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Shoppers making more ethical food choices

Veterinary Record latest issue - 19 December 2019

By Matthew Limb

New consumer research has revealed a ‘crisis of confidence’ in organic produce and a mistrust of food labelling.

It shows the UK food sector faces a ‘credibility gap’ as shoppers make more demands for ethical and sustainable food.

According to ‘UK Food Trends: a snapshot in time’, which surveyed 1000 UK consumers, 85 per cent say it is important or fairly important for supermarkets to source their produce ethically.

But more than one in four consumers (27 per cent) are ‘not confident at all’ that food products labelled as organic are truly grown or reared using organic methods.

Only 19 per cent of consumers are very confident that the vegetarian and vegan food they consume does not contain meat.

In an industry built on trust, this signals that this trust is under threat

Food sector data analysts Lloyd’s Register, who compiled the report, said: ‘In...

Categories: Journal news

Vet to take up seat in the House of Commons

Veterinary Record latest issue - 19 December 2019

Equine vet Neil Hudson has become parliament’s first vet MP since 1880, following his general election win last week.

Hudson won for the Conservative Party in Penrith and the Border, with 28,875 votes – 60 per cent of constituency votes cast – with Labour in a distant second place.

He tweeted that he was ‘completely humbled to be elected’, thanked his constituents and pledged to ‘do my best to represent you all whether you voted for me or not’.

Hudson vows to get Brexit done, to move forward and focus on important domestic issues

Before the election, Hudson had vowed to ‘get Brexit sorted, to move forward and focus on important domestic issues’.

He said he had ‘big shoes to fill’, as he was elected to replace Rory Stewart, who left the Conservative Party earlier this year to stand as an independent candidate for the position of Mayor...

Categories: Journal news

Marking 100 years of women as vets

Veterinary Record latest issue - 19 December 2019

In a profession that now sees more women than men practising in the UK, it’s hard to imagine a time when there were no female vets. But this month marks 100 years since an Act of Parliament allowed women to practise as vets for the first time.

The Sex Disqualification (Removal) Act 1919 did away with the legal barriers that stopped women entering the profession. It also permitted women to be awarded university degrees and, in turn, enabled Aleen Cust to become the first female vet recognised by the RCVS in 1922.

To celebrate the centenary of this groundbreaking legislation, the BVA is running a #StandingOnHerShoulders campaign, during which it will share stories of inspiring female vets of the past, present and future on its social media channels and website.

Here, we publish a shortened version of a blog in which four contemporary female vets describe their inspirations and...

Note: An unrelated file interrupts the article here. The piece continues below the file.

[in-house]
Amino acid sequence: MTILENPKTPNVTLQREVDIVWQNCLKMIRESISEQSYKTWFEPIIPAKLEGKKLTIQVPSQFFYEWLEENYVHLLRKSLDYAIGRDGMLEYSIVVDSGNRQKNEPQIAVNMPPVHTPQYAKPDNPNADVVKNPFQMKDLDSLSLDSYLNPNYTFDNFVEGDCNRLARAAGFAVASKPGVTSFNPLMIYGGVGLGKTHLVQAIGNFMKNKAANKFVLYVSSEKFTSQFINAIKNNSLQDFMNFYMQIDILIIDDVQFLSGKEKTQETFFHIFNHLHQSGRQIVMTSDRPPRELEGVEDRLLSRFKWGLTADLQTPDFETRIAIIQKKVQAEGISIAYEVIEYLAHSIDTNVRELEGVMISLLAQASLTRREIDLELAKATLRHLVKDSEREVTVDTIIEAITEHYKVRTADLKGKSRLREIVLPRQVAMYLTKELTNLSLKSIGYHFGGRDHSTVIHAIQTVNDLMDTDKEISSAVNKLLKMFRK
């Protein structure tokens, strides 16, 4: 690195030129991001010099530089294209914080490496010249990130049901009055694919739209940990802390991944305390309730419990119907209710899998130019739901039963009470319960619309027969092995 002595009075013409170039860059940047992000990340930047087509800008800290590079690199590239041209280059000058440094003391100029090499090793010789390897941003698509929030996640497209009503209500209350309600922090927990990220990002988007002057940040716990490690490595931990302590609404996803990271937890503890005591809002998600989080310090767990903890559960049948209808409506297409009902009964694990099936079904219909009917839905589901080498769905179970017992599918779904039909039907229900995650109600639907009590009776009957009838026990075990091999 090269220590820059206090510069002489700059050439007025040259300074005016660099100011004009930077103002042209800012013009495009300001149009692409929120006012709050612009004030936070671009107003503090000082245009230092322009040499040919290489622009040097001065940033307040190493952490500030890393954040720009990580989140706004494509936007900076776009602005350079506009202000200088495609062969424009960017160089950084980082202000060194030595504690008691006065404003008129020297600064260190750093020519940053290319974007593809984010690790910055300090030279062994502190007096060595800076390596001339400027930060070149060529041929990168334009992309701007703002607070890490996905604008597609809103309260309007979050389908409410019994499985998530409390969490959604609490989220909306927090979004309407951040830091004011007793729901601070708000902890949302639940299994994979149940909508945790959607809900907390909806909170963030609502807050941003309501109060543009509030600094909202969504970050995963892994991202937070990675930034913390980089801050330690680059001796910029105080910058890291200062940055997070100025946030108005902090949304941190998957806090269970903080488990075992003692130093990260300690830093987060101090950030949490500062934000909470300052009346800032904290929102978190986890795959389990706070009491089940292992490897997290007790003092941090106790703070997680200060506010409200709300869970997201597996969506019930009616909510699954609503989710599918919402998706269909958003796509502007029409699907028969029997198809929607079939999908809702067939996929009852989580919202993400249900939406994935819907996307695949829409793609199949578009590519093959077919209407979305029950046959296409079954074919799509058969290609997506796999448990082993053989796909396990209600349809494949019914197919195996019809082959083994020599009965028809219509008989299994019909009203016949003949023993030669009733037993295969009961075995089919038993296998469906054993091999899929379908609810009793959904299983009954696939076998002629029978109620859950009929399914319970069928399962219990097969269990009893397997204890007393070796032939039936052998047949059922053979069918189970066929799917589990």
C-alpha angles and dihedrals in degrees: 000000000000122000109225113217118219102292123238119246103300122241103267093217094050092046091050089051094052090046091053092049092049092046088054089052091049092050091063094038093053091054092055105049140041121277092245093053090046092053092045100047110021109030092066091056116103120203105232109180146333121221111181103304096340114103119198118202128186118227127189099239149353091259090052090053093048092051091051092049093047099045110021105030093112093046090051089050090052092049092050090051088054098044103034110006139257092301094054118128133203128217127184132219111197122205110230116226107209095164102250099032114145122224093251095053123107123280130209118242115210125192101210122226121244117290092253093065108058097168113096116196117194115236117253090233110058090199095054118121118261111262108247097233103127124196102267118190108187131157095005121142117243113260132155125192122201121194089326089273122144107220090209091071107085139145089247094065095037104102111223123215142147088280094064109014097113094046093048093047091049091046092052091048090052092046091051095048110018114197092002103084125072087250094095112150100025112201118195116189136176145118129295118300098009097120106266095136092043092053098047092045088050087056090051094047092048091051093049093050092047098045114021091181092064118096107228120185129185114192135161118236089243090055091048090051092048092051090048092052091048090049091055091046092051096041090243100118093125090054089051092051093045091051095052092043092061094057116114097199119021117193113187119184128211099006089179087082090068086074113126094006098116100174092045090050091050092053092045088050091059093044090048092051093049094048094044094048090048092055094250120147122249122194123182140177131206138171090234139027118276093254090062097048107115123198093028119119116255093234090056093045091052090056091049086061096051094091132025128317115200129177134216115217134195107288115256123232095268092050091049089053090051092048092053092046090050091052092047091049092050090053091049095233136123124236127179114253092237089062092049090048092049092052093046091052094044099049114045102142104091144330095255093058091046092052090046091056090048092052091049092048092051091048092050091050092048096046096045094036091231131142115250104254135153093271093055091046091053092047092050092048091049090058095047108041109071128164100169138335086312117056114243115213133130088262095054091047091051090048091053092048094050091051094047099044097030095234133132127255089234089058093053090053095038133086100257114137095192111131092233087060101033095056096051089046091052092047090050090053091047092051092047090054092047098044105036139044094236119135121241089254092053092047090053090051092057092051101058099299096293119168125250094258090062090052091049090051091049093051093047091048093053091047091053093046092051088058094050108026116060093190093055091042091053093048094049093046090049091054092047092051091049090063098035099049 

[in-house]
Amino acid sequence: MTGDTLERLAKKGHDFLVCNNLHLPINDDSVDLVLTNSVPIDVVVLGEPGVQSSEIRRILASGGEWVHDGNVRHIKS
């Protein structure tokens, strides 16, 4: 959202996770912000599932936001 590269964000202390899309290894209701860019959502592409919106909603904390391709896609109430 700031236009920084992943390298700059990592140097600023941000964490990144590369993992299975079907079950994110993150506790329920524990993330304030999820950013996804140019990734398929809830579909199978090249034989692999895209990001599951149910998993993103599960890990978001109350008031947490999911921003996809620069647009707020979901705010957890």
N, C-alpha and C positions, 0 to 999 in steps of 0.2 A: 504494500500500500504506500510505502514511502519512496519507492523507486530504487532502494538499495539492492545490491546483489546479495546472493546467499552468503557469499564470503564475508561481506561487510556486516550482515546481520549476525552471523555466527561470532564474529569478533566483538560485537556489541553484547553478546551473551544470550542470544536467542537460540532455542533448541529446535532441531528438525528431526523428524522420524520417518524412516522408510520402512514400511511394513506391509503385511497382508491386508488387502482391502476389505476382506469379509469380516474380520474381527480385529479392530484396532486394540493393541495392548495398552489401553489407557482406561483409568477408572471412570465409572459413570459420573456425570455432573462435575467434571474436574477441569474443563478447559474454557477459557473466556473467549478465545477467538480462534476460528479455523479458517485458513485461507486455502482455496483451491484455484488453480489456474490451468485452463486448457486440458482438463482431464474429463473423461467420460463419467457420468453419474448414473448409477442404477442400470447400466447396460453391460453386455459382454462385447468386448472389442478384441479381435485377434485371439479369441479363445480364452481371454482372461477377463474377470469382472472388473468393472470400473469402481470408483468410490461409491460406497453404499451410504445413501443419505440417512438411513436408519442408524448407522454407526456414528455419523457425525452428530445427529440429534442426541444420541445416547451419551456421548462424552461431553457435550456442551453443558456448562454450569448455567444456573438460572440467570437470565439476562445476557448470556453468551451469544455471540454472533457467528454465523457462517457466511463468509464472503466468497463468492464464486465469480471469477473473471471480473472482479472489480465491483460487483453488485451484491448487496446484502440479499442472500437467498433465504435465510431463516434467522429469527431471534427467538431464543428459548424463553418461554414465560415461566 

Categories: Journal news

In brief

Veterinary Record latest issue - 19 December 2019
More cases of Alabama rot found

Five new cases of cutaneous and renal glomerular vasculopathy (CRGV) – otherwise known as Alabama rot – were confirmed last week by veterinary specialist referral centre Anderson Moores.

The findings bring the total number of cases this year to 23. The five latest confirmed cases of the disease, which can be fatal to dogs, were found in Wallingford in Oxfordshire, Horsham in West Sussex, Malmesbury in Wiltshire and two in Hungerford in Berkshire.

In total, the UK has now had 198 confirmed cases of CRGV, across 40 counties, since 2012.

Greater Manchester, Dorset, Devon and the New Forest in Hampshire have been hotspots.

David Walker, an expert on the condition, said owners should seek advice from their vet if their dog developed unexplained skin lesions. There is currently no known way to prevent a dog from contracting the disease. Vets4Pets has developed an...

Categories: Journal news

Growing problem of pet fish that become too big

Veterinary Record latest issue - 19 December 2019

Georgina Mills reports on a new campaign aimed at educating the public about pet fish

Categories: Journal news

Lean on me: the use of therapy animals

Veterinary Record latest issue - 19 December 2019

By Matthew Limb

Therapy pets are in demand these days – and not just at Christmas. Staff may be in short supply but animals seem to be increasingly popping up in caring roles in hospitals and other settings.

Dogs are the most common therapy pet. Owners or handlers and their dogs are usually approved by a recognised organisation for so-called ‘animal assisted interventions’. Pets as Therapy and Therapet are two prominent visiting programmes in the UK.

Sometimes people just need a cuddle

There is something about a dog. Sometimes people just need a break in their routine

Pets As Therapy has 6000 registered volunteers with their ‘behaviourally assessed’ animals – overwhelmingly dogs. Candice Hughes, a New Yorker and retired foreign correspondent living in London, signed up with her bouncy, affable labradoodle named Broadway. They passed the charity’s assessments for suitability, temperament and handling control and work ‘as a...

Categories: Journal news

Products

Veterinary Record latest issue - 12 December 2019